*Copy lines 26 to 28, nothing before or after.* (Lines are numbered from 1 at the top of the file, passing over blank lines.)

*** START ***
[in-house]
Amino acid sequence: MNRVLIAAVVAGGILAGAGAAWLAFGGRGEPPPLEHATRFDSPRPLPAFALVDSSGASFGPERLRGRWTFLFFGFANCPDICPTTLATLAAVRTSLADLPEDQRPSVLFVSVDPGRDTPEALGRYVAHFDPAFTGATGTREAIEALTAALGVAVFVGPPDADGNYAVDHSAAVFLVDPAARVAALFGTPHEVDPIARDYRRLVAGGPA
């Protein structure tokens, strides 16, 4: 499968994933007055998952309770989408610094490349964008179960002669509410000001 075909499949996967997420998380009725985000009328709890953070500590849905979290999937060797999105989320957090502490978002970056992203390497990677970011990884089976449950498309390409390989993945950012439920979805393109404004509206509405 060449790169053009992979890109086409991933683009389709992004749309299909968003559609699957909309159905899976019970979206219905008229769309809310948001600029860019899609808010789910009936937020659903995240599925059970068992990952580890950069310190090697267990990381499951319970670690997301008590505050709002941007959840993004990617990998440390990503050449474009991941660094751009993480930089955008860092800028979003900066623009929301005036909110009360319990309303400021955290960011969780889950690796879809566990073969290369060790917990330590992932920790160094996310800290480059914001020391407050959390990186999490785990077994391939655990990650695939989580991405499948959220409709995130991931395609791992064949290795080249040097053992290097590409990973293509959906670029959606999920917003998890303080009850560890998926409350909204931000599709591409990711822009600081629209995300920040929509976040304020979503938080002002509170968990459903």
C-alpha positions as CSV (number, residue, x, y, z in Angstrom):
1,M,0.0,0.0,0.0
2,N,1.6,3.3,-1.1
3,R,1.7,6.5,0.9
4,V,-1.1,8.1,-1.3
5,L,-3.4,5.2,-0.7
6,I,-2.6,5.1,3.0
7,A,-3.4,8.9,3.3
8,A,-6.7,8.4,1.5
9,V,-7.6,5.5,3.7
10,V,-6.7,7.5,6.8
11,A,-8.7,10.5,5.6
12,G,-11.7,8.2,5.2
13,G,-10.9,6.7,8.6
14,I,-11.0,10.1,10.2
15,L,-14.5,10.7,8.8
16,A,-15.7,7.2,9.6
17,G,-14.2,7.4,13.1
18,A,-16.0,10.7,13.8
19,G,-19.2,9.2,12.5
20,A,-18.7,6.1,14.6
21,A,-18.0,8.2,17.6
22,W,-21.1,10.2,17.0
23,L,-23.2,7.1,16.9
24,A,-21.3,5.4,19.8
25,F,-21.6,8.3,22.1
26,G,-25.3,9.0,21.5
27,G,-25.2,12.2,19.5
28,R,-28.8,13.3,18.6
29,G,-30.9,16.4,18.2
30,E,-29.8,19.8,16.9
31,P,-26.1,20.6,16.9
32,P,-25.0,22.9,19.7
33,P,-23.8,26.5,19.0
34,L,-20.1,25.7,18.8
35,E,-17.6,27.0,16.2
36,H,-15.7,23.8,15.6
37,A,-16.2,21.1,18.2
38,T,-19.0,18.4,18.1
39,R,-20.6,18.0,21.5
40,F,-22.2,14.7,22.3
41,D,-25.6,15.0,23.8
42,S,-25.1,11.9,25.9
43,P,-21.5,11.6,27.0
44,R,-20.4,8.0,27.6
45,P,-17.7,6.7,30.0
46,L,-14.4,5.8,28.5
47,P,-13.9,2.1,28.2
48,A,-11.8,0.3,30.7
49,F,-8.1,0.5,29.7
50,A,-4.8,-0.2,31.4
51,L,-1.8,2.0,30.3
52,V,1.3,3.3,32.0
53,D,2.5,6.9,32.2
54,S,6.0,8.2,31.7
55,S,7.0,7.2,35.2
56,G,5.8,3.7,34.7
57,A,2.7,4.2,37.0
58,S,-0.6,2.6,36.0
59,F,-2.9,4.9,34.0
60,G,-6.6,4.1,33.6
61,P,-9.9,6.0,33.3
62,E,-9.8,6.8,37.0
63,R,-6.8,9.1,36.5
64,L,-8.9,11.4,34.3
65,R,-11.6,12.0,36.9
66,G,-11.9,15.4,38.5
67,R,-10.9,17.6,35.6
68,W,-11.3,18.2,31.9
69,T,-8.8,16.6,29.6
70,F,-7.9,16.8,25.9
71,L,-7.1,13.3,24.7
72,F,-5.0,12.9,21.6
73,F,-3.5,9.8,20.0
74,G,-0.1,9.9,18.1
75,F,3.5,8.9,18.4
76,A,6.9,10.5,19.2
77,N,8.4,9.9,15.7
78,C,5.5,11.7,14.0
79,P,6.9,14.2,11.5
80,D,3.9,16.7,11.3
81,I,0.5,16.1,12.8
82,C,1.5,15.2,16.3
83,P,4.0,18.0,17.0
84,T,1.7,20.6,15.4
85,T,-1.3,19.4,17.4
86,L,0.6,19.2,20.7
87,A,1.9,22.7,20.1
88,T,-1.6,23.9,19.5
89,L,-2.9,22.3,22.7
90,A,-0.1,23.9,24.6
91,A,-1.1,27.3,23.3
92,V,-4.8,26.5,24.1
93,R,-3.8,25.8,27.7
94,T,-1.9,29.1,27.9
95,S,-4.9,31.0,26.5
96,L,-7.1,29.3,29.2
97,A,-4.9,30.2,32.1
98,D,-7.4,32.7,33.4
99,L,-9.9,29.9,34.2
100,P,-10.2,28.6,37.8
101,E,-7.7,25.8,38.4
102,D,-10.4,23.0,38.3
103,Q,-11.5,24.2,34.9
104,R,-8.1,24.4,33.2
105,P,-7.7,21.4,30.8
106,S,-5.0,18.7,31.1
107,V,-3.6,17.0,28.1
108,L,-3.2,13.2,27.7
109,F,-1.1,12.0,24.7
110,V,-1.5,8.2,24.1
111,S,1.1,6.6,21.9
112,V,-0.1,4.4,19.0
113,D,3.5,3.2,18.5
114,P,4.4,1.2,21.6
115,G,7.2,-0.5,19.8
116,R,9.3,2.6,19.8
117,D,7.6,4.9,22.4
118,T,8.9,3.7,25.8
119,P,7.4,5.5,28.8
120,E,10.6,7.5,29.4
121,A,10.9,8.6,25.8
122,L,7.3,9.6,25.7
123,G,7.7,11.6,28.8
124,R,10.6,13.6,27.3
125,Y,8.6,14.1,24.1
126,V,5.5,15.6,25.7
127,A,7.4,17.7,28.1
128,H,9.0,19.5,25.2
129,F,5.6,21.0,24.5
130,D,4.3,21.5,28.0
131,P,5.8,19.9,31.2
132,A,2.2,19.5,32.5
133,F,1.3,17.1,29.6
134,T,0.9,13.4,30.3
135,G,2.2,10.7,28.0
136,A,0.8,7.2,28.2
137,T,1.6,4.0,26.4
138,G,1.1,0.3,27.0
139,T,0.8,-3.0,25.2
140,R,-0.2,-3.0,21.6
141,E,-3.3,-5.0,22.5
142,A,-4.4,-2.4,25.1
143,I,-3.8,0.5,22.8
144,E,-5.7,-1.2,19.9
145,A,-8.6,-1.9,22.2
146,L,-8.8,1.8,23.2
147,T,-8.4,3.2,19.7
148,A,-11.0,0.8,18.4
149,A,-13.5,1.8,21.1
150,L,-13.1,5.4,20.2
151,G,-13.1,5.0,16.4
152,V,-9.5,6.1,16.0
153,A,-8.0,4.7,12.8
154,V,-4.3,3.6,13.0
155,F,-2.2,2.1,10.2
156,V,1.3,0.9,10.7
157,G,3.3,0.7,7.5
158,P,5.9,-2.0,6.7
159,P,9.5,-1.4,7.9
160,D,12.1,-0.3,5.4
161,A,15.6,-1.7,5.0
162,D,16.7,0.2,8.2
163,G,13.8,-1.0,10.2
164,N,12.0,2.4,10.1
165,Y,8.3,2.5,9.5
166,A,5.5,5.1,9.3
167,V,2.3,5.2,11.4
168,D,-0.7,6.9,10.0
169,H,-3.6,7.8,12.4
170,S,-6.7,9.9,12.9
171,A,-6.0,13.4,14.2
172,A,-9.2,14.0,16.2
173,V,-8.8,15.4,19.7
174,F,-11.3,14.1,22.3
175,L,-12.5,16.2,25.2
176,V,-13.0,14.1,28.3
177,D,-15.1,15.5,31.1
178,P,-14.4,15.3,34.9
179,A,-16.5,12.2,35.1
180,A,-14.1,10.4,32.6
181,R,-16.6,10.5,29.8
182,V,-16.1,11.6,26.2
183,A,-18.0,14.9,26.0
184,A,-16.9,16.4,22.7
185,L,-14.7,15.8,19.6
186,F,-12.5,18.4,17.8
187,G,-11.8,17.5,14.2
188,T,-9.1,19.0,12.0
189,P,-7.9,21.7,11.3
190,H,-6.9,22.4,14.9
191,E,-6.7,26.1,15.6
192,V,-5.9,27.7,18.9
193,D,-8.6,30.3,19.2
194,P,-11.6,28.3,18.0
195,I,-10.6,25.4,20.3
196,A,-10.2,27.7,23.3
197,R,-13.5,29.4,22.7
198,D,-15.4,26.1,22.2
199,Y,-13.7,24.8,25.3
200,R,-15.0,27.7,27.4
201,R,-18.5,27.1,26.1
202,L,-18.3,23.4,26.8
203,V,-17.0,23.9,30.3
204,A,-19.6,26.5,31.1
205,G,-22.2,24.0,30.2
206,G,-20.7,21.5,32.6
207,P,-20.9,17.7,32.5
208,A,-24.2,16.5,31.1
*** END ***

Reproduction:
22,W,-21.1,10.2,17.0
23,L,-23.2,7.1,16.9
24,A,-21.3,5.4,19.8